2010-04-02 / Columnists

From The Councilman’s Desk

MTA Cuts Don’t Make Cents
Commentary By Councilman Eric Ulrich

Last Wednesday, the MTA Executive Board passed a package of service cuts aimed at tackling an $800 million budget shortfall for 2010. According to the MTA, the total of nearly $800 million is due largely to the deterioration of projected payroll tax revenues, coupled with a State cut of $143 million to the agency’s budget that was diverted to the State’s general fund. All changes (bus, rail, and otherwise) are scheduled to take effect on June 27, 2010.

While all these cuts are painful, one hits particularly close to home. Despite overwhelming community and political opposition, the resident rebate program for Rockaway and Broad Channel residents will be reduced to only allow registered residents a toll rebate after two E-ZPass tolls have been charged against an E-ZPass tag in a calendar day. A something-is-better-than-nothing compromise is both insulting and unacceptable. The current cost of the resident rebate program to the MTA is approximately $4.1 million per year, and it is estimated that the revisions to the program would cut the program’s cost to roughly $600,000 per year, for an annualized savings of $3.5 million in funds - a mere drop in the bucket when compared to the overall $800 million shortfall. Why should Rockaway and Broad Channel residents have to pay for the MTA’s incompetence? Like every massive bu- reaucracy, the MTA is far from perfect. It is riddled with mismanagement, and inefficiencies. Forcing the MTA to become more transparent and accountable may hold the key to taming what has already become a tiger-by-the-tail. A number of my colleagues in government have recommended creating an independent state budget office for public authorities like the MTA. This would provide desperately needed oversight and would save public money while improving management at the MTA. Reforms such as these are essential to restoring the public’s confidence in their transportation provider.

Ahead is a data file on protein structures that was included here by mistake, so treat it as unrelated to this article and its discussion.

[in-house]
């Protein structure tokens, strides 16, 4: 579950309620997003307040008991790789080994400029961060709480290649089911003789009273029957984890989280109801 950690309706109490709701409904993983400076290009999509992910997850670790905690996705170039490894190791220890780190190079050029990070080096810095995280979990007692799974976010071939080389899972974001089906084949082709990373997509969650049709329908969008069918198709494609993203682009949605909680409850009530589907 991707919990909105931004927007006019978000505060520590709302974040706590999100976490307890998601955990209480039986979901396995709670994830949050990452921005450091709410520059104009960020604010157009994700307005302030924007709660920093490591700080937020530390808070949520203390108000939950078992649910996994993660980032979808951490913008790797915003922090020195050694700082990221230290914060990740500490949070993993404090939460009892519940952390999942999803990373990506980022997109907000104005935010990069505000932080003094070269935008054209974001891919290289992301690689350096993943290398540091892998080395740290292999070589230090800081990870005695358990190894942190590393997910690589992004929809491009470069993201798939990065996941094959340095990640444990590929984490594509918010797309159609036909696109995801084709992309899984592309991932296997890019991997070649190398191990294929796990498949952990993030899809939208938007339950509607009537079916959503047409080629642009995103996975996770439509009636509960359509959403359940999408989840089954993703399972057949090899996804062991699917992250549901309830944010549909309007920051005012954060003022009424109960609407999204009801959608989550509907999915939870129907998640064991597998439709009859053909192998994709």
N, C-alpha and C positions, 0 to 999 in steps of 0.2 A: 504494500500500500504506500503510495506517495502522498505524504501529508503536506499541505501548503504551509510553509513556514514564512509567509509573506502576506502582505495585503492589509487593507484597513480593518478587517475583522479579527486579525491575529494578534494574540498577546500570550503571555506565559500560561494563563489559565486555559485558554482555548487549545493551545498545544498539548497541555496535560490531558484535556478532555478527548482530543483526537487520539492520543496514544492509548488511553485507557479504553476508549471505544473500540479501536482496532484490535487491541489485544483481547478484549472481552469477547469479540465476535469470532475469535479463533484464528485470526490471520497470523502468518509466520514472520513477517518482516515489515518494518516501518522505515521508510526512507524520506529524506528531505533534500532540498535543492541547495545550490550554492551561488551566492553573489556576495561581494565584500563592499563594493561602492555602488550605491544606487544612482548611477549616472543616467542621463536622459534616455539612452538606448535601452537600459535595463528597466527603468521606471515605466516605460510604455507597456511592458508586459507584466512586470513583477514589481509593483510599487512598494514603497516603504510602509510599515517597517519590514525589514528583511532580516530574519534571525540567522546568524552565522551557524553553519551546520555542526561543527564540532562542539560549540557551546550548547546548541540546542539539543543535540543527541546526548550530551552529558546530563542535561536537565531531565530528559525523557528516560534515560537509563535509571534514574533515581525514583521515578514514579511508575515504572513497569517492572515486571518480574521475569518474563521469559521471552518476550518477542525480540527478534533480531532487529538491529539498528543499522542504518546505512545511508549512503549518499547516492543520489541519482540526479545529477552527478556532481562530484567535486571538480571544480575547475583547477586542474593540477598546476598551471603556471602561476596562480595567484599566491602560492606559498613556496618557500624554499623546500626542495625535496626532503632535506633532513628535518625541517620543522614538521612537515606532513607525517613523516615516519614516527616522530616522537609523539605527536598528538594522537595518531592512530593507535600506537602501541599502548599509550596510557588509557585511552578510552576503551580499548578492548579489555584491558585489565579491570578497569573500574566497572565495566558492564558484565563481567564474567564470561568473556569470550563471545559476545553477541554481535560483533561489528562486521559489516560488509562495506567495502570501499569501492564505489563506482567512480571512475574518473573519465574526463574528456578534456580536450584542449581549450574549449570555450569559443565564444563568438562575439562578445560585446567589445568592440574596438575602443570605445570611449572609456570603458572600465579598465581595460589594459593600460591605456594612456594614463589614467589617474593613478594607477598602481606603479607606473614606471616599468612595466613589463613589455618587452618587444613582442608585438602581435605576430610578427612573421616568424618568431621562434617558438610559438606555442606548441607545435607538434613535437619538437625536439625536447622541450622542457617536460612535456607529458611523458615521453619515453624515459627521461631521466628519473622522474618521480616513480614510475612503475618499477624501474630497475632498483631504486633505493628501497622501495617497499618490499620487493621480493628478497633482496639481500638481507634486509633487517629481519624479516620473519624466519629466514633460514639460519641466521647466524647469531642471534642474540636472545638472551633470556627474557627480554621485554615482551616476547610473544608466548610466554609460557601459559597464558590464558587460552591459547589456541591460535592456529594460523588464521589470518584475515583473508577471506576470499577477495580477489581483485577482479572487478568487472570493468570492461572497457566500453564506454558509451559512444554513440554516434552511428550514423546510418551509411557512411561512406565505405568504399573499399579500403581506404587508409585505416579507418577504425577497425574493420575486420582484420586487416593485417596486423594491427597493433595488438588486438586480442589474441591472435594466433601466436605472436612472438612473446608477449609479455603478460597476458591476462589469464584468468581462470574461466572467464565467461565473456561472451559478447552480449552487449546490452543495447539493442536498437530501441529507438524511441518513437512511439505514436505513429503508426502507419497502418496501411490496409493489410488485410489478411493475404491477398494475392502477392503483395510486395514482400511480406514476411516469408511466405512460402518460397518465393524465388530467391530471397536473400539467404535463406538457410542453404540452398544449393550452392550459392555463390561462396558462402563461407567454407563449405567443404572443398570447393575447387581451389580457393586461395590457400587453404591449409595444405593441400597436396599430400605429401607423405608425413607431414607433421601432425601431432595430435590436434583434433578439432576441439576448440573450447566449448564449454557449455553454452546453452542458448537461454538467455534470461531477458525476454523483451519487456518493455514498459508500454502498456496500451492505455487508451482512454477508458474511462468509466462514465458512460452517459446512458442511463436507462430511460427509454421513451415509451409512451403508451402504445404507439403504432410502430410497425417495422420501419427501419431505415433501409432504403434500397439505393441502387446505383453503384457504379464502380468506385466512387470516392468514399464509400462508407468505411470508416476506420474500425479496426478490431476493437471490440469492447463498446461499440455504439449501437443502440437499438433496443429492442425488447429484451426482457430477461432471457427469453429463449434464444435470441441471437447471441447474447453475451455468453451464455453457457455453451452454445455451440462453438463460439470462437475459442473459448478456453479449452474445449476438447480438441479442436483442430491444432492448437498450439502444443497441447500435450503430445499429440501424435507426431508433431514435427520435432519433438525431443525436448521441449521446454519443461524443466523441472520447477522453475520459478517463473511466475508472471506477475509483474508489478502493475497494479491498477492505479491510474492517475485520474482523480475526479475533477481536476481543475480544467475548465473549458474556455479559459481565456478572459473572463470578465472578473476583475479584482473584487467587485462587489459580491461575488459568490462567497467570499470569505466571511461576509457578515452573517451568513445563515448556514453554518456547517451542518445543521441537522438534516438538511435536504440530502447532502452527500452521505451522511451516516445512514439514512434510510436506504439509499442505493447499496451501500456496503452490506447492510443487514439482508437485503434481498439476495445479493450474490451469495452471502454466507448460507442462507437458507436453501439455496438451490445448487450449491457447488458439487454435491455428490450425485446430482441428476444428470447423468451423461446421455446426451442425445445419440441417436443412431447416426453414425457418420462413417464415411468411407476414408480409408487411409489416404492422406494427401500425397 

These measures would also yield tremendous savings to the MTA. City Comptroller John Liu recently highlighted $250 million the MTA has squandered in connection with an illconceived and ill-fated Lockheed-Martin contract. This finding was verified by the MTA Inspector General who also concluded that the agency has routinely bloated the performance evaluation of contractors’ work. Yet, business-as-usual continues to plague the MTA while city residents and straphangers alike are simply left stranded. The service cuts passed by the MTA do not make sense. They represent a cluster of short-term fiscal gimmicks that will not close the budget gap. On the contrary, the lower ridership expected as a result of these cuts, will actually decrease revenue and will do nothing to solve the long-term sustainability problems that the MTA must face. The residents of Rockaway and Broad Channel, as well as every taxpaying New Yorker, deserve better. Cutting off the lifeline of two small communities will not bridge the gap.

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